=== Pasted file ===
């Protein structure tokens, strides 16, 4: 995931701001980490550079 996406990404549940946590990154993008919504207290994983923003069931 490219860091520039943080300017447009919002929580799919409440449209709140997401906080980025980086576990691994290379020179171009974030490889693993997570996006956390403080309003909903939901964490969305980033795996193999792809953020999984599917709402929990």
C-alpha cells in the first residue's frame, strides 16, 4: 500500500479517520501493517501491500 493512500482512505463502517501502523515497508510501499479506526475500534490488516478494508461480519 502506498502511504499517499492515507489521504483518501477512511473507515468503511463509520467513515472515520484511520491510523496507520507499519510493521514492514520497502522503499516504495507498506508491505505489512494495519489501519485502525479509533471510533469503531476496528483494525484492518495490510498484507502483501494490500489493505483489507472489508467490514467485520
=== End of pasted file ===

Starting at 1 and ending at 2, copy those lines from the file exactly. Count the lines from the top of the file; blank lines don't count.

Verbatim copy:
């Protein structure tokens, strides 16, 4: 995931701001980490550079 996406990404549940946590990154993008919504207290994983923003069931 490219860091520039943080300017447009919002929580799919409440449209709140997401906080980025980086576990691994290379020179171009974030490889693993997570996006956390403080309003909903939901964490969305980033795996193999792809953020999984599917709402929990």
C-alpha cells in the first residue's frame, strides 16, 4: 500500500479517520501493517501491500 493512500482512505463502517501502523515497508510501499479506526475500534490488516478494508461480519 502506498502511504499517499492515507489521504483518501477512511473507515468503511463509520467513515472515520484511520491510523496507520507499519510493521514492514520497502522503499516504495507498506508491505505489512494495519489501519485502525479509533471510533469503531476496528483494525484492518495490510498484507502483501494490500489493505483489507472489508467490514467485520